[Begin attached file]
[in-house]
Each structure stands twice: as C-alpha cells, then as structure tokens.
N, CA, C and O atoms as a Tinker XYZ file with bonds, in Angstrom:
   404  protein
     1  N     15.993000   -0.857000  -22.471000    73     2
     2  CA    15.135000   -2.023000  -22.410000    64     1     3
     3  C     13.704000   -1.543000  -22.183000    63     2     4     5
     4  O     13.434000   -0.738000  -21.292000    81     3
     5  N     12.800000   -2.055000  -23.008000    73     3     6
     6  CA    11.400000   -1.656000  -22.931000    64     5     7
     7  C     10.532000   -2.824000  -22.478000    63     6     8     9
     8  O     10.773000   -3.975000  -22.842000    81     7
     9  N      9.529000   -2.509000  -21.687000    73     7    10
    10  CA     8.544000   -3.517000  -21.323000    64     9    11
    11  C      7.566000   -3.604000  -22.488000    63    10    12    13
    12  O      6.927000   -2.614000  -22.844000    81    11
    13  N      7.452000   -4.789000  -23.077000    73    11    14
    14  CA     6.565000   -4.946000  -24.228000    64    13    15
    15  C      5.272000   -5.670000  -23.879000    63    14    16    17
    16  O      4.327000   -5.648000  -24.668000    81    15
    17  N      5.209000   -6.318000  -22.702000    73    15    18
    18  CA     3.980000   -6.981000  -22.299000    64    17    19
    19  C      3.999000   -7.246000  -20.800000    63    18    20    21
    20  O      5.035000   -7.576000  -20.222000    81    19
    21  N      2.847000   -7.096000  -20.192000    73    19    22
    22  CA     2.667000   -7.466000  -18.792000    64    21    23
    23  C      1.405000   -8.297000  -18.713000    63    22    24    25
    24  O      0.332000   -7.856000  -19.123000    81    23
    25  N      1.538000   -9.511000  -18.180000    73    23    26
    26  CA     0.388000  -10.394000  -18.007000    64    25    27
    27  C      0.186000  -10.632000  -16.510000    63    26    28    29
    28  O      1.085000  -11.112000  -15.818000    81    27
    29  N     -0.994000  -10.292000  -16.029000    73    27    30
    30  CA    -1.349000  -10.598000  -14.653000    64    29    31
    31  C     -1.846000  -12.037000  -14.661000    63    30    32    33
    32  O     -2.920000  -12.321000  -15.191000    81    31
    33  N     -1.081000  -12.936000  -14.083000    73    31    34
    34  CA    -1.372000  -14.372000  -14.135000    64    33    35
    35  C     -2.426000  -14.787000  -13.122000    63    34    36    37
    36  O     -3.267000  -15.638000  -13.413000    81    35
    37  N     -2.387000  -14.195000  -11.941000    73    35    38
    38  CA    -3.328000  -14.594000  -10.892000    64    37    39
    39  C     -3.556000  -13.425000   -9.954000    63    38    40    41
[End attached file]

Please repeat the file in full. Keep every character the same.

[in-house]
Each structure stands twice: as C-alpha cells, then as structure tokens.
N, CA, C and O atoms as a Tinker XYZ file with bonds, in Angstrom:
   404  protein
     1  N     15.993000   -0.857000  -22.471000    73     2
     2  CA    15.135000   -2.023000  -22.410000    64     1     3
     3  C     13.704000   -1.543000  -22.183000    63     2     4     5
     4  O     13.434000   -0.738000  -21.292000    81     3
     5  N     12.800000   -2.055000  -23.008000    73     3     6
     6  CA    11.400000   -1.656000  -22.931000    64     5     7
     7  C     10.532000   -2.824000  -22.478000    63     6     8     9
     8  O     10.773000   -3.975000  -22.842000    81     7
     9  N      9.529000   -2.509000  -21.687000    73     7    10
    10  CA     8.544000   -3.517000  -21.323000    64     9    11
    11  C      7.566000   -3.604000  -22.488000    63    10    12    13
    12  O      6.927000   -2.614000  -22.844000    81    11
    13  N      7.452000   -4.789000  -23.077000    73    11    14
    14  CA     6.565000   -4.946000  -24.228000    64    13    15
    15  C      5.272000   -5.670000  -23.879000    63    14    16    17
    16  O      4.327000   -5.648000  -24.668000    81    15
    17  N      5.209000   -6.318000  -22.702000    73    15    18
    18  CA     3.980000   -6.981000  -22.299000    64    17    19
    19  C      3.999000   -7.246000  -20.800000    63    18    20    21
    20  O      5.035000   -7.576000  -20.222000    81    19
    21  N      2.847000   -7.096000  -20.192000    73    19    22
    22  CA     2.667000   -7.466000  -18.792000    64    21    23
    23  C      1.405000   -8.297000  -18.713000    63    22    24    25
    24  O      0.332000   -7.856000  -19.123000    81    23
    25  N      1.538000   -9.511000  -18.180000    73    23    26
    26  CA     0.388000  -10.394000  -18.007000    64    25    27
    27  C      0.186000  -10.632000  -16.510000    63    26    28    29
    28  O      1.085000  -11.112000  -15.818000    81    27
    29  N     -0.994000  -10.292000  -16.029000    73    27    30
    30  CA    -1.349000  -10.598000  -14.653000    64    29    31
    31  C     -1.846000  -12.037000  -14.661000    63    30    32    33
    32  O     -2.920000  -12.321000  -15.191000    81    31
    33  N     -1.081000  -12.936000  -14.083000    73    31    34
    34  CA    -1.372000  -14.372000  -14.135000    64    33    35
    35  C     -2.426000  -14.787000  -13.122000    63    34    36    37
    36  O     -3.267000  -15.638000  -13.413000    81    35
    37  N     -2.387000  -14.195000  -11.941000    73    35    38
    38  CA    -3.328000  -14.594000  -10.892000    64    37    39
    39  C     -3.556000  -13.425000   -9.954000    63    38    40    41